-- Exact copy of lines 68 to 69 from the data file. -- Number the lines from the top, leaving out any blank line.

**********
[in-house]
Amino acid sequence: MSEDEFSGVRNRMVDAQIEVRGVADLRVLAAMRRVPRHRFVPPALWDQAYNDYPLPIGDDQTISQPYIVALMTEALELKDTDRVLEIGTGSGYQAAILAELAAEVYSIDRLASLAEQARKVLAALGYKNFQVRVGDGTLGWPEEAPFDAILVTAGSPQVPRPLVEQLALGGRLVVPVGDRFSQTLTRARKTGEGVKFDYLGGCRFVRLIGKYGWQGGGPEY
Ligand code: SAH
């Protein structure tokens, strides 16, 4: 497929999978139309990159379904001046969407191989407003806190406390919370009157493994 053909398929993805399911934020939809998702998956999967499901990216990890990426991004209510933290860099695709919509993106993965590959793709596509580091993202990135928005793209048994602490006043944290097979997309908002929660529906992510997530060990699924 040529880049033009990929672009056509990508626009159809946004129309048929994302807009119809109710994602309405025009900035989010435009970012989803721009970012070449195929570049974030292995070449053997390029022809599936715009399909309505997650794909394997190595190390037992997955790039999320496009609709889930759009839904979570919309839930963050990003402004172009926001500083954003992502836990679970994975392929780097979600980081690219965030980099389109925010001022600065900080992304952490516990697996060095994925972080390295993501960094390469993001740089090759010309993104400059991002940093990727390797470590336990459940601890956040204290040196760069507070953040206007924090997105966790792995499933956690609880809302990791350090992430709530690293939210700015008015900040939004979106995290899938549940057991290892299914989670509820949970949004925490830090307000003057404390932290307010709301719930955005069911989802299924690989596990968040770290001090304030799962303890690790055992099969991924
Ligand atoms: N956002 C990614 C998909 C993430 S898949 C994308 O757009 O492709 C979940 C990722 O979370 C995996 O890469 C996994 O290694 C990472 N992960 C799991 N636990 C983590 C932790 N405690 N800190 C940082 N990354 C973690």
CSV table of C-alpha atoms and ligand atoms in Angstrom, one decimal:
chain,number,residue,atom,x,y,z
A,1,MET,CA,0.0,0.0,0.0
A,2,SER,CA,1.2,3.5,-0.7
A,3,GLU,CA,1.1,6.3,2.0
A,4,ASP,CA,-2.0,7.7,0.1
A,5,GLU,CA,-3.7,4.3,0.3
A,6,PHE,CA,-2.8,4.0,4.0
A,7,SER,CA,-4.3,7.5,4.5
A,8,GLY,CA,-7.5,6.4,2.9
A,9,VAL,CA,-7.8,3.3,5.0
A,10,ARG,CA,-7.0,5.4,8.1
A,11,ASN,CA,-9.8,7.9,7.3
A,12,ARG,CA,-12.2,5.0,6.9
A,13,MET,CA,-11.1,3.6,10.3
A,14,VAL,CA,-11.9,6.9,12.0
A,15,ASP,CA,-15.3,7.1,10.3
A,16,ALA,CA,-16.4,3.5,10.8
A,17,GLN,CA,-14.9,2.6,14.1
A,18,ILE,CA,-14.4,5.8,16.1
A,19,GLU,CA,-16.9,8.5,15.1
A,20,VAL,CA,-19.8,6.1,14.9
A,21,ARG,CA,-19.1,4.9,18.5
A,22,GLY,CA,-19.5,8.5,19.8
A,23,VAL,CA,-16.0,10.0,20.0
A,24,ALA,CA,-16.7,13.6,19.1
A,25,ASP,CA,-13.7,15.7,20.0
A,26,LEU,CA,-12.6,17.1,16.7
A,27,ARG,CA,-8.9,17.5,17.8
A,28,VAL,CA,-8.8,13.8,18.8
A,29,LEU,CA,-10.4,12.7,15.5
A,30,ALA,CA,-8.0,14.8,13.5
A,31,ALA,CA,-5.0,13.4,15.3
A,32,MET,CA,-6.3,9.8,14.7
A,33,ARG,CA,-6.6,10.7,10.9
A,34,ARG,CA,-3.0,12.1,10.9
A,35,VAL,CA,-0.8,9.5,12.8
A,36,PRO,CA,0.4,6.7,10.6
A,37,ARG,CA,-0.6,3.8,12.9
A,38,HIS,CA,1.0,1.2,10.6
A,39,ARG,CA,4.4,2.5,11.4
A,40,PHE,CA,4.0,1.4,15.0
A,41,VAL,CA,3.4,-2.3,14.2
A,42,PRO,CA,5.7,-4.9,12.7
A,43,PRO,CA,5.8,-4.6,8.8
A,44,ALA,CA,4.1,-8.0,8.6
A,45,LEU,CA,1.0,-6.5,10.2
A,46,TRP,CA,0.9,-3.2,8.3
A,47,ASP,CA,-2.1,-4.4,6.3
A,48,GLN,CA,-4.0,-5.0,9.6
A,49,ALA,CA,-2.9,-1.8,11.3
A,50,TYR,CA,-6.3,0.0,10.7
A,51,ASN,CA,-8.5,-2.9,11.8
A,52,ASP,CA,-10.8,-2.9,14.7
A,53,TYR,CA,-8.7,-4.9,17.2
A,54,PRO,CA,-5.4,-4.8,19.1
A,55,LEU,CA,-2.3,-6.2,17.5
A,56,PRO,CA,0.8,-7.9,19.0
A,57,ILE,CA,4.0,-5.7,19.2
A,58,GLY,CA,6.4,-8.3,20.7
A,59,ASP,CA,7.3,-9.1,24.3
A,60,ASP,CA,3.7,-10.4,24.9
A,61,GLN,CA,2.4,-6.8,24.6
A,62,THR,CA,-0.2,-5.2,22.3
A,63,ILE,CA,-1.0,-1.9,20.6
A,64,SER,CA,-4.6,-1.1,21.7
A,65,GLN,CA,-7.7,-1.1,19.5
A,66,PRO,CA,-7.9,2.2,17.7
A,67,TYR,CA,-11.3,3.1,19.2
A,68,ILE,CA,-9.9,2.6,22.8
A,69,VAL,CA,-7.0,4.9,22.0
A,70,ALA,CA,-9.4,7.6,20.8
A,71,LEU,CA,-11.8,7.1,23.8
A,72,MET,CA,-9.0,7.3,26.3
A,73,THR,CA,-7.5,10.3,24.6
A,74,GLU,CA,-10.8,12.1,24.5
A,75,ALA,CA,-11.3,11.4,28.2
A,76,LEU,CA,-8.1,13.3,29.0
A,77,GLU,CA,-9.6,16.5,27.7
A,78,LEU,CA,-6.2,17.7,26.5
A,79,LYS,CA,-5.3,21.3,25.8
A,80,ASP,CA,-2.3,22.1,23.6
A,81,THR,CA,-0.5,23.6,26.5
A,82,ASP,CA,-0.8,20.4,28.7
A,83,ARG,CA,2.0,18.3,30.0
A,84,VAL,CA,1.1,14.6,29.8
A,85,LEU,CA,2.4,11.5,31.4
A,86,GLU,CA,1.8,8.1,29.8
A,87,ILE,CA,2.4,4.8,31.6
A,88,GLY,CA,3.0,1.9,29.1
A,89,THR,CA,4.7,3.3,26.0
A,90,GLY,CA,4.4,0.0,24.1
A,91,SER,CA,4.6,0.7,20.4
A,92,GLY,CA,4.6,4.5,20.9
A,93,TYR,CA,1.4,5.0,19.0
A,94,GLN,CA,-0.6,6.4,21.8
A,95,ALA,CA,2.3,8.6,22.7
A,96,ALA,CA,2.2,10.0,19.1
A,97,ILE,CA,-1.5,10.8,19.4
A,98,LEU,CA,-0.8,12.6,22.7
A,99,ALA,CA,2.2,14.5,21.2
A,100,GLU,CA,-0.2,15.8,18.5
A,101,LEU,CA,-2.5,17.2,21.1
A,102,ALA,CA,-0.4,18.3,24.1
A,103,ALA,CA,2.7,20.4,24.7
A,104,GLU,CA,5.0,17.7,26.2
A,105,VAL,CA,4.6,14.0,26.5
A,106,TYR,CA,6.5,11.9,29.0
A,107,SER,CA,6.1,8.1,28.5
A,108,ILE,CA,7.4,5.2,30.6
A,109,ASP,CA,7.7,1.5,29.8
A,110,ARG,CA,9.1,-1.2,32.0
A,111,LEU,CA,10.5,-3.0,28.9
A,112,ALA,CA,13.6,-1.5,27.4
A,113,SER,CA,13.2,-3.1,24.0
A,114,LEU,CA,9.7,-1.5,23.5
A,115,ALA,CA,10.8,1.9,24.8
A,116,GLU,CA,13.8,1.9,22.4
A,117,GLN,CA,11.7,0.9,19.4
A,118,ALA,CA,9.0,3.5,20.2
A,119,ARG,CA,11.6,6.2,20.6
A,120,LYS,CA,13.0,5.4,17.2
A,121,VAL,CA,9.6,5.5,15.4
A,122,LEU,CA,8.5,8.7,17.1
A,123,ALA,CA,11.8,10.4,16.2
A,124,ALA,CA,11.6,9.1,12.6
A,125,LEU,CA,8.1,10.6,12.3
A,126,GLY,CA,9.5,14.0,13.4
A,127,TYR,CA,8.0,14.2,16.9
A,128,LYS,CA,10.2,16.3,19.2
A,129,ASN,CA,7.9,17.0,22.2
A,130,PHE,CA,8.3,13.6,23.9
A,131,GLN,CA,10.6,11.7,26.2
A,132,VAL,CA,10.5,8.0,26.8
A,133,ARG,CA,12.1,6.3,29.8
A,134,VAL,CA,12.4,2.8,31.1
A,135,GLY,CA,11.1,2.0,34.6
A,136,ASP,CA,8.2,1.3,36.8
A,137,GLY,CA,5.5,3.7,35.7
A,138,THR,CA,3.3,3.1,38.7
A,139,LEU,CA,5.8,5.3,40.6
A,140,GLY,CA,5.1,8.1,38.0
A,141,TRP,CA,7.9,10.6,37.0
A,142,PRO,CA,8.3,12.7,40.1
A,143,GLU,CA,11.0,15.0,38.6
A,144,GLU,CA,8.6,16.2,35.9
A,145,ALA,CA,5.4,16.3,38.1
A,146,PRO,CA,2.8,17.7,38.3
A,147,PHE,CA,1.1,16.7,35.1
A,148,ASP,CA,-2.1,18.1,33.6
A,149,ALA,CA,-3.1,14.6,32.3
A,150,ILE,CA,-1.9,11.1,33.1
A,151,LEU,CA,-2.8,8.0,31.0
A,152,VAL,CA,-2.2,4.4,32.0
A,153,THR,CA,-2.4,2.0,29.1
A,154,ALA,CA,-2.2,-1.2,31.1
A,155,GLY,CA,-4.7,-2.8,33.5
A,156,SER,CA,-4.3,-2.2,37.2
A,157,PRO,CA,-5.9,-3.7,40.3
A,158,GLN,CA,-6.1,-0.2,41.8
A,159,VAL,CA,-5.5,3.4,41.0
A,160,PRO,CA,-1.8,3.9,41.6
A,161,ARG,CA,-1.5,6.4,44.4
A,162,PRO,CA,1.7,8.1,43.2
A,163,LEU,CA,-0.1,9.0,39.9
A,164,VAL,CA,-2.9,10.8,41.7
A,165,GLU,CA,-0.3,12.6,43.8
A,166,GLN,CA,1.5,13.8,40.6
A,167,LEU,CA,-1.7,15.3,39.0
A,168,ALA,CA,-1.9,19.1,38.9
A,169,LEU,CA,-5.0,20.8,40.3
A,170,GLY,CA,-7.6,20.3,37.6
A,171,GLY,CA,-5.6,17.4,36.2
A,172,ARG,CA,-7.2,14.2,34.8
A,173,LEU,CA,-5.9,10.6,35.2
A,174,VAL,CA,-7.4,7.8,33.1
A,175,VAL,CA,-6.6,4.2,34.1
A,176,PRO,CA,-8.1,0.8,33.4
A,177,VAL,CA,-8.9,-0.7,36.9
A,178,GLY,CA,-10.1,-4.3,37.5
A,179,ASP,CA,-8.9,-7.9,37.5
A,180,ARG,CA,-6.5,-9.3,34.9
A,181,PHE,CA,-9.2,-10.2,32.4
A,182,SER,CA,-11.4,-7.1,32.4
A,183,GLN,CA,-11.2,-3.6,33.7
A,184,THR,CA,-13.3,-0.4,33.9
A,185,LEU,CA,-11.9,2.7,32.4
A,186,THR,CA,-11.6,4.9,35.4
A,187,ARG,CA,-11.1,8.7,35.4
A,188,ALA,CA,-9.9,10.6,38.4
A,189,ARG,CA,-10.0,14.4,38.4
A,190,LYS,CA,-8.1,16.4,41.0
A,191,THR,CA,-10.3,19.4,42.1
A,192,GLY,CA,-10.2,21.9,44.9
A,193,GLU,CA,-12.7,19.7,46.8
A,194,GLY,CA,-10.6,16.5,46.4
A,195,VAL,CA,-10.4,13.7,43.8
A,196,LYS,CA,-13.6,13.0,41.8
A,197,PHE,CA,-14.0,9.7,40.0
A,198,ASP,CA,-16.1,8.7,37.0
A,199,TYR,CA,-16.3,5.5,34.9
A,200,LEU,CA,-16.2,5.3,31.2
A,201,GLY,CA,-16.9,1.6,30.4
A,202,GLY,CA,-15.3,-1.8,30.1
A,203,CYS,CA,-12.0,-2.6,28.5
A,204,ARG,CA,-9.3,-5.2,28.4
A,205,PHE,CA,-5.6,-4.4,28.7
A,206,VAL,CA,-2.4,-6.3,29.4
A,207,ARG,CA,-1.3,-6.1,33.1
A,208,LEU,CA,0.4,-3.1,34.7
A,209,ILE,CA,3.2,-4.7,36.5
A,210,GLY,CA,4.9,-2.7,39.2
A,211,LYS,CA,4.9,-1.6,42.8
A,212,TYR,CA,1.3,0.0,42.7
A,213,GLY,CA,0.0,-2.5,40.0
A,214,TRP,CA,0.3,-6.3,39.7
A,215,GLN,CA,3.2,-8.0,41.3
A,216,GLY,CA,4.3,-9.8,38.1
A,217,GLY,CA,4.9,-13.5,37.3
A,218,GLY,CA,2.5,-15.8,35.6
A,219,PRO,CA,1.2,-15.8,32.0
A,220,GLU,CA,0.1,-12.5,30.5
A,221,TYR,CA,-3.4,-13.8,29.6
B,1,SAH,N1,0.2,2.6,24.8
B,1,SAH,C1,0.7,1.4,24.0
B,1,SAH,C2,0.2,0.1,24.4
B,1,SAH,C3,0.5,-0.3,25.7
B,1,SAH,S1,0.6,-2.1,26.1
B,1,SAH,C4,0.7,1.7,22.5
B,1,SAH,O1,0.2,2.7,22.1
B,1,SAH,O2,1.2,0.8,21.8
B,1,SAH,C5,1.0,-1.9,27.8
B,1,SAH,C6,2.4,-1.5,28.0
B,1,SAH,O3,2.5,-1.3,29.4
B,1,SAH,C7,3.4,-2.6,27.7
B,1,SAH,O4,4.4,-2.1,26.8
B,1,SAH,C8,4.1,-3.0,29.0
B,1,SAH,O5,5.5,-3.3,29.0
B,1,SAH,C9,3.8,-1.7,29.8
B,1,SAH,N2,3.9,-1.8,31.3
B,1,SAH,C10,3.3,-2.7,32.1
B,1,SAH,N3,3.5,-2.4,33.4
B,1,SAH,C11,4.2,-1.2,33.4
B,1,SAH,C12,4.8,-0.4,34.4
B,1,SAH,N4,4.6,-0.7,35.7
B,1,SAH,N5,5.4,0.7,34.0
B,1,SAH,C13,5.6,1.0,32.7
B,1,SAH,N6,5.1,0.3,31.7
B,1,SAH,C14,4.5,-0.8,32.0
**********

A,61,GLN,CA,2.4,-6.8,24.6
A,62,THR,CA,-0.2,-5.2,22.3